Energy efficiency slowing down despite growing Government involvement

Global progress on energy efficiency has slowed down despite more countries implementing policies to drive improvements, according to a new report by the World Energy Council.

Western Europe currently boasts the lowest energy intensity, while the Commonwealth of Independent States has the highest of the large consumer regions

Western Europe currently boasts the lowest energy intensity, while the Commonwealth of Independent States has the highest of the large consumer regions

The report, World Energy Perspective: Energy Efficiency Policies, shows that more and more countries are now involved in energy efficiency policies, but highlights factors that have affected energy efficiency progress across 85 countries, representing more than 90% of global consumption.

Produced in collaboration with France's energy and environment agency, ADEME, the report finds that Europe's progression is being offset by the high energy intensity of countries such as China, Africa and the Middle East.

Western Europe currently boasts the lowest energy intensity, while the Commonwealth of Independent States (CIS) has the highest of the large consumer regions, using more than three times more energy per unit of GDP than Europe.

China, Africa and the Middle East all see intensity at two times the European average, while Latin America and OECD Asia Pacific are around 15% higher. India and other Asian countries see their intensity at around 50% higher than Europe, with North America at around 1.45 times the European average.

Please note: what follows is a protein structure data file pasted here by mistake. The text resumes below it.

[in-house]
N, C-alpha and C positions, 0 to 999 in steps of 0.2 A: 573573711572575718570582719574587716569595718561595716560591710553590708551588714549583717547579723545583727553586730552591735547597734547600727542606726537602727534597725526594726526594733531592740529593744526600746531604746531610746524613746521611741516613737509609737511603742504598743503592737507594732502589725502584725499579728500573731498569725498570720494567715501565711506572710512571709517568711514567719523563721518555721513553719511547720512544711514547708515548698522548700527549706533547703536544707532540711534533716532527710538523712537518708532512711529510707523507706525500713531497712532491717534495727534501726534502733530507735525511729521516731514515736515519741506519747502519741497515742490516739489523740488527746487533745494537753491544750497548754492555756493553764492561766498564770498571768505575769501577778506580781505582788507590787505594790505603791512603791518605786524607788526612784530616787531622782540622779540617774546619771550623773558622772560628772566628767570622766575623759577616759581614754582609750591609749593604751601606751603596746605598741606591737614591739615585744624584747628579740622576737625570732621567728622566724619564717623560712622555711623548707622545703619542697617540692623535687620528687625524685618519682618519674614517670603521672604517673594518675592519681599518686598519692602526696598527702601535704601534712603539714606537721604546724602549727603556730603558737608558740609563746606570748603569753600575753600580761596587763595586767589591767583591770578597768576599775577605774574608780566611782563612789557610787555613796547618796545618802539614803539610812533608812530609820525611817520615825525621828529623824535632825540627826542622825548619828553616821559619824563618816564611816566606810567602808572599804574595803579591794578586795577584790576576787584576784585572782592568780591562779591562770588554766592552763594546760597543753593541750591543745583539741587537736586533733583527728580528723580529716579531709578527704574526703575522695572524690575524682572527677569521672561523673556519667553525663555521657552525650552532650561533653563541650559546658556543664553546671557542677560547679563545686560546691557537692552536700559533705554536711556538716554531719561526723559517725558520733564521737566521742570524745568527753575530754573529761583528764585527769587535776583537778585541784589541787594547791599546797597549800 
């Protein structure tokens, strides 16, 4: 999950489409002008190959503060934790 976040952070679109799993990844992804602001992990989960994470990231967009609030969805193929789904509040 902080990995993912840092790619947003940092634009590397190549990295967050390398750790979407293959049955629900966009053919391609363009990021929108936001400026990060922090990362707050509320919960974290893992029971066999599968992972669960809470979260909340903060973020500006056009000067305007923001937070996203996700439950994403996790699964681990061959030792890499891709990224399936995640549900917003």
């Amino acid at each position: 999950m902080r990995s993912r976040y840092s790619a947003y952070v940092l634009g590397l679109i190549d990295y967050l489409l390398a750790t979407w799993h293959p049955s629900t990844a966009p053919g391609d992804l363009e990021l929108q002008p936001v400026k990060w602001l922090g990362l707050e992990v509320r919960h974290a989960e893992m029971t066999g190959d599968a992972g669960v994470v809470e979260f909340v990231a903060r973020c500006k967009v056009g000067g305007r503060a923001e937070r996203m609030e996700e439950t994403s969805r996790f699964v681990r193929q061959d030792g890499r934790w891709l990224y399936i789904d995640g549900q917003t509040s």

High energy intensities can be attributable to a number of factors: industry structure, low energy prices, and share of energy intensive industries, for example.

Announcing the findings at the World Energy Congress today in Korea, François Moisan, executive director of ADEME and chair of the report, commented: "Our latest study shows the increased extent that most governments are concerned about energy efficiency. About 80% of the countries surveyed have quantitative efficiency targets, while six years ago only 40% had such targets".

Moisan added that labels and standards for energy efficiency appliances are implemented in all OECD countries and in 90% of Asian countries, while regulations on energy-consuming equipment and buildings remain the most common measures deployed.

"The progress in energy efficiency over the past 20 years equated to one-third of global primary energy consumption in 2011," said Moisan.

Secretary General of the World Energy Council, Christoph Frei, said that the slowdown in energy efficiency improvements must be reversed if future progress was to be made on a stable, sustainable basis.

"Energy demand continues to grow, albeit largely against a slowing trajectory. However, the rate of decline in energy intensity has reduced at a much sharper rate. While an uncertain investment outlook, created by the global economic crisis, explains a degree of this decline, more worrying is the growth in certain uses of energy such as household electricity and road transport.

"This problem is compounded by continually rising energy demand, driven by non-OECD growth where energy intensity is higher than in most OECD countries."

However, most countries have significantly reduced total energy use per unit of GDP over the last three decades, the study finds.

The improvements are largely attributable to more efficient key end-uses, such as vehicles, appliances, space heating and industrial processes.

New standards, educational campaigns and regulatory requirements have helped to move efficiency development forward and have contributed to improved energy efficiency in OECD nations.

Technology development, response to rising energy prices, and growing competition in industries, have also forced companies to cut energy costs.

Last month, the WEC called for more progress on unlocking the potential of energy efficiency to deliver energy and carbon savings.

Leigh Stringer


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